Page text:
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art essayCategory: (general)
Wednesday, 12 May 2010
08:15:17 AM (GMT)
i needed somewhere to put my essay just as a backup incase my computer fails
again.......also Fiona Hall is a really good contemporary artist


Why do we make, desire and collect objects? It is because place (time, location and
site) affects the way we view objects. Their meanings, purposes and design are some
of the things affected. Fiona Hall, one of Australias leading contemporary artists,
born in the 1970’s started out as a photographer before moving into sculpture and
design during the 1980’s. Over the years she has created an array of diverse works
in areas such as sculpture, painting, installation, garden design and video. Halls
objects and works are usually related around the core theme of the relationship
between nature and culture. The materials she creates her pieces out of are vital to
her work as she deliberately transforms ordinary everyday objects and materials in to
something that address a range of contemporary issues such as globalization,
consumerism, colonialism and natural history.

Medicine bundle for the non-born child can be described as a set of related objects.
It consists of a collection of objects made from recycled coca cola cans which in
turn are made from aluminum metal. The pieces are comprised of a child’s jacket,
booties and bonnet all woven out of thin, sharp strips of metal  in a style
reminiscent of magazine knitting patterns. The metal is a shiny silver with parts of
the red cola label showing through looking vaguely like blood. Also there is a pack
of coca cola cans make to look like baby bottles with rubber teats on the tops.

Halls intention was to explore the history of coca leaves from South America and cola
nuts from Africa; both important medicinal plants respected in their original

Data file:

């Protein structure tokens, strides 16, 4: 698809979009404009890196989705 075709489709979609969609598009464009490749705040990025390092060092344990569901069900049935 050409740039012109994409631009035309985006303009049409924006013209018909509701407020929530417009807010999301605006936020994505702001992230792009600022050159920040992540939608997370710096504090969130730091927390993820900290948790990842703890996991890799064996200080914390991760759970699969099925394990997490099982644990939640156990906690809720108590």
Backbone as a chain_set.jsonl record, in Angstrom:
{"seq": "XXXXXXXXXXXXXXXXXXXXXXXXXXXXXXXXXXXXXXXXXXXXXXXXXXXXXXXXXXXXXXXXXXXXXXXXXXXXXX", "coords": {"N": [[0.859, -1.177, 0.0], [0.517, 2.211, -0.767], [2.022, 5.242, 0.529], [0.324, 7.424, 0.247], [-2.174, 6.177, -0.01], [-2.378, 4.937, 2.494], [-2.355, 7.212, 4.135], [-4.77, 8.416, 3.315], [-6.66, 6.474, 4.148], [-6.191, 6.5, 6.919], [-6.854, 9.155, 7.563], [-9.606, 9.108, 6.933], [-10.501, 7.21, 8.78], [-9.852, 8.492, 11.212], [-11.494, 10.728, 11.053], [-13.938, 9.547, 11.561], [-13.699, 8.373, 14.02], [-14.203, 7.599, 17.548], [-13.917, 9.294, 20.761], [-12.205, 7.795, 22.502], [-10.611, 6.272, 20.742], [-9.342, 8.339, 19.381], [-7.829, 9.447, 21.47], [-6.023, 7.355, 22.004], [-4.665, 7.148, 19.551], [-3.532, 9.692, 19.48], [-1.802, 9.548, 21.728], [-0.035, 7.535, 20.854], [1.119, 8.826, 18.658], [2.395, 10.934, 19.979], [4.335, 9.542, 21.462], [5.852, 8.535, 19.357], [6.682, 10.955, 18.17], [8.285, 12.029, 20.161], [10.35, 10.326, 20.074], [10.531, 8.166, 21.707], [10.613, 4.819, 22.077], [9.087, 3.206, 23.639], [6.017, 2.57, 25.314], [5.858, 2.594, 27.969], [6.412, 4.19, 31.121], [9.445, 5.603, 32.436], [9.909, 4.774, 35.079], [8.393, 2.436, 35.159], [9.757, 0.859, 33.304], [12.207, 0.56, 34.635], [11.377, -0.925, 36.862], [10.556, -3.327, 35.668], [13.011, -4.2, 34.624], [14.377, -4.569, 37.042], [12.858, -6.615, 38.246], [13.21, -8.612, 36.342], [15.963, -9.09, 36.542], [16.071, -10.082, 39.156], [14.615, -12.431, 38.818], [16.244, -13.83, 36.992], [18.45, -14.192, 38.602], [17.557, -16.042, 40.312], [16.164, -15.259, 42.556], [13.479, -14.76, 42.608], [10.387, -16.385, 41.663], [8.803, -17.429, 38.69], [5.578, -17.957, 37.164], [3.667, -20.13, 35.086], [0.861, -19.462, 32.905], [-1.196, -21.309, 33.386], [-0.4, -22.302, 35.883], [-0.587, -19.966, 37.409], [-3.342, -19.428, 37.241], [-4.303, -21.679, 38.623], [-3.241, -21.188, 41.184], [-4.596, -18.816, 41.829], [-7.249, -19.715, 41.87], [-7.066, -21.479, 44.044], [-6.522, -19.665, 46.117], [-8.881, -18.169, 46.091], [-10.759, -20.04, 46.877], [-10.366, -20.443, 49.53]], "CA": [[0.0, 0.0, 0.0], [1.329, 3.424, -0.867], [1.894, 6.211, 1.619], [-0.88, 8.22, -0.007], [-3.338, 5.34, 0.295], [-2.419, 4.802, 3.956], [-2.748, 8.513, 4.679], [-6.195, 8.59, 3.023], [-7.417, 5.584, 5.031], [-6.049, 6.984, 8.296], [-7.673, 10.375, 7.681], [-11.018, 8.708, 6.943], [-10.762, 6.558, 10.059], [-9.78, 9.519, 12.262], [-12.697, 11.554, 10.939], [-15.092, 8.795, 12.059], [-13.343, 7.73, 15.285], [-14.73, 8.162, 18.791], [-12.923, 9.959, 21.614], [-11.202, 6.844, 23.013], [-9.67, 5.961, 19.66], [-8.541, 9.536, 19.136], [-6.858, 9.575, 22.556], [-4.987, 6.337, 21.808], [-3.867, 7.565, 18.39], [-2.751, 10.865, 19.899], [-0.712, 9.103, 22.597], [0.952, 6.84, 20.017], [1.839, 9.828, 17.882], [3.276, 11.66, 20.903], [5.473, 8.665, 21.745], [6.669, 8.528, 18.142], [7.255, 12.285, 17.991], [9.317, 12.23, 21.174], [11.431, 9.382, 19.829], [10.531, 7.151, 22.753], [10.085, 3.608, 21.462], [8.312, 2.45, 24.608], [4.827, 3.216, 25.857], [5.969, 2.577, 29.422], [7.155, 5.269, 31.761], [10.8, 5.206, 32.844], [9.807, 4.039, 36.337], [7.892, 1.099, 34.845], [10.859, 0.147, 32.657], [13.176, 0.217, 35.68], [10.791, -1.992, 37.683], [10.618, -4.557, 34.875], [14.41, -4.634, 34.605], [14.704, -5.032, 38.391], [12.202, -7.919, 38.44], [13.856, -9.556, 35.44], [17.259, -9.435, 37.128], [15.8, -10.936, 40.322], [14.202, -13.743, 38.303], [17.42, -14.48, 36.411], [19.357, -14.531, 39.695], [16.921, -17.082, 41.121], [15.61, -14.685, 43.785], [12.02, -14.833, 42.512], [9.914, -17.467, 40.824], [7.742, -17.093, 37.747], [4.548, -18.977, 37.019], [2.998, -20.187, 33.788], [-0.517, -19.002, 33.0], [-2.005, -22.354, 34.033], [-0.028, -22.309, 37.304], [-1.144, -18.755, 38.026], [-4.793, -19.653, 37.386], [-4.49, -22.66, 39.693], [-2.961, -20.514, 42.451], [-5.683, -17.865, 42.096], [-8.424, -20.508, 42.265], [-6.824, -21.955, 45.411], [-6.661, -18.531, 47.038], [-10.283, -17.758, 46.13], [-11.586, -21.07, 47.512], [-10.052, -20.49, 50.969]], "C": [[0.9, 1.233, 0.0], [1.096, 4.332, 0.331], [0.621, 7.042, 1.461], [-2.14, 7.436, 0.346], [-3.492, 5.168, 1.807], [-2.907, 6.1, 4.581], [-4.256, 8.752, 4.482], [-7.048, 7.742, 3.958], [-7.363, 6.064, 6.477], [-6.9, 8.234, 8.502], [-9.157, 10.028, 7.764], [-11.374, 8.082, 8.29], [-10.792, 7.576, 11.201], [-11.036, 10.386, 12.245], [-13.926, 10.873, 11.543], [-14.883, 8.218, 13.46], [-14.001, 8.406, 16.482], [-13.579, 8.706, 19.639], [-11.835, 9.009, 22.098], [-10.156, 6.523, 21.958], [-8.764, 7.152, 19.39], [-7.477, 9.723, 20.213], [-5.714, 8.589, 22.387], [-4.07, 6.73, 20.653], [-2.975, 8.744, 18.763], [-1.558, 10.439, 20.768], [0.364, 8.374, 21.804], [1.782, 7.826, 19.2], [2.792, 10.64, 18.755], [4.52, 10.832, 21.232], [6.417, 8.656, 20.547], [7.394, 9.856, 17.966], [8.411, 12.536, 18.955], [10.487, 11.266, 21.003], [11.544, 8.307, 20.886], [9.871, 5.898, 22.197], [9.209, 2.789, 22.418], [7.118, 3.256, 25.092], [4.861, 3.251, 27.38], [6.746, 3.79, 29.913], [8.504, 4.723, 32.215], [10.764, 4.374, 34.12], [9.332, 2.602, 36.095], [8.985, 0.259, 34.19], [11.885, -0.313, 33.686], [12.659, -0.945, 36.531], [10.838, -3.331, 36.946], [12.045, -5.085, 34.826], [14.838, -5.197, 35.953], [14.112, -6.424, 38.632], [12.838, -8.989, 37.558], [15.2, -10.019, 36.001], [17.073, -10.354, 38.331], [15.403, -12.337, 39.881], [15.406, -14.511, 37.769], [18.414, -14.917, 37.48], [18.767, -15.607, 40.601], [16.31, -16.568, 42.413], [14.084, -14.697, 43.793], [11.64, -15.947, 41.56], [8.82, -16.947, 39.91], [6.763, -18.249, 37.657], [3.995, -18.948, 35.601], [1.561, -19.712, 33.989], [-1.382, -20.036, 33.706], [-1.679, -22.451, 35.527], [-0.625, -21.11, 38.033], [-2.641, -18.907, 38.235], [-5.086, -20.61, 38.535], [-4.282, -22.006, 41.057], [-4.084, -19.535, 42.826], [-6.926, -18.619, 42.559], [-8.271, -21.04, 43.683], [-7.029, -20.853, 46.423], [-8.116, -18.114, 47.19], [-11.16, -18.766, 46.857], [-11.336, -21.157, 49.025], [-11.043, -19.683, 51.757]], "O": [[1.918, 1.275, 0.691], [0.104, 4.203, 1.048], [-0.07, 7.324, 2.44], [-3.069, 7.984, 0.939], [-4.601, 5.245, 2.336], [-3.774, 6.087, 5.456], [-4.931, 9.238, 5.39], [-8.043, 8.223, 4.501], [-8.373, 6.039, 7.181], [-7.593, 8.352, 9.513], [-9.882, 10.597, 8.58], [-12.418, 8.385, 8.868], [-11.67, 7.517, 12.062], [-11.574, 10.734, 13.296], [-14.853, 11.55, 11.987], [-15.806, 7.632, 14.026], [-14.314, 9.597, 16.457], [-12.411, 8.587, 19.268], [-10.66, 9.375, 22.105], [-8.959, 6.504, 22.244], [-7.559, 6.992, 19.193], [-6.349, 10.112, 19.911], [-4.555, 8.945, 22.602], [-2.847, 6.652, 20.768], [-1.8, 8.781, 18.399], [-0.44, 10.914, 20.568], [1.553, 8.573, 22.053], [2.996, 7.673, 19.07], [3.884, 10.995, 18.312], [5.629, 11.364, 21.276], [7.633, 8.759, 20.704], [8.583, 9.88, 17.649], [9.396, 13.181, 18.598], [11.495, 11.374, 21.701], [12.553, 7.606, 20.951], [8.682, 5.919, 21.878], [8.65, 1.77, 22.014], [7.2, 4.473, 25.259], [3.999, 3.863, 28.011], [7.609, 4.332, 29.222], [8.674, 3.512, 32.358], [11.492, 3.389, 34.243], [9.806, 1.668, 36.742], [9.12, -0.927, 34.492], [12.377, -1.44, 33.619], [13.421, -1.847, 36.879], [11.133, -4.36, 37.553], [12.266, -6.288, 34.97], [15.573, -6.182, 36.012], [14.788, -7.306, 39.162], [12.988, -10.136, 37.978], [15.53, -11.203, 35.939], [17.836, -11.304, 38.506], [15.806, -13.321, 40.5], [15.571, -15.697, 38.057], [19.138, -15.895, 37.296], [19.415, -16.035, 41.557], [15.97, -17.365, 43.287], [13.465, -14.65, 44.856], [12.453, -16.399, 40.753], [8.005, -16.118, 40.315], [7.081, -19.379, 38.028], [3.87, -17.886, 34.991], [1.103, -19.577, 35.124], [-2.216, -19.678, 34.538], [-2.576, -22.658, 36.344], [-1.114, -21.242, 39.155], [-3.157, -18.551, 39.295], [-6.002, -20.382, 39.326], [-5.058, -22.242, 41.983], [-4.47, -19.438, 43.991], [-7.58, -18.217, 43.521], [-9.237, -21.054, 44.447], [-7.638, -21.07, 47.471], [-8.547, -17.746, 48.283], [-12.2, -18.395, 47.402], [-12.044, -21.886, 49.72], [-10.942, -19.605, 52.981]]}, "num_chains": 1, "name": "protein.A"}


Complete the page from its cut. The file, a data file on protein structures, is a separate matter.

settings. Now Coca-Cola, which originally used both of the herbs within the product,
is one of the world’s most popular soft drinks. It is also celebrated as a global
marker of modernity. The work also explores the misappropriation of knowledge from
Third World countries. Through the artwork Hall is trying to get across the
interweaving of different, even contradictory narratives and histories about the
desire for buyer goods and the future of today’s young children. She does this by
combining a well known and globally popular brand (coca cola) and using it as a
material to create something out of it that relates and makes you think about younger
children. The underlying emotional mood of the piece also helps to set get the
meaning across, making something that completely contrasts with the object it’s
supposed to be gives the impression of speculation, therefore making you think about
the issues and places the objects represent.

One of the main elements used within medicine bundle for the non-born child is
contrast. Contrast can be seen in the materials Hall has made her objects out of.
When looking at anything child related you think the words cuddly, cute and
impressionable. Combine these notions with the fact that the material used to make
these items is something cold, sharp and heavily marketed. Therefore contrast is
found in the coca cola can strips the child layette is made from and the objects
themselves. Also the knitted metal creates texture that from a glance appears to be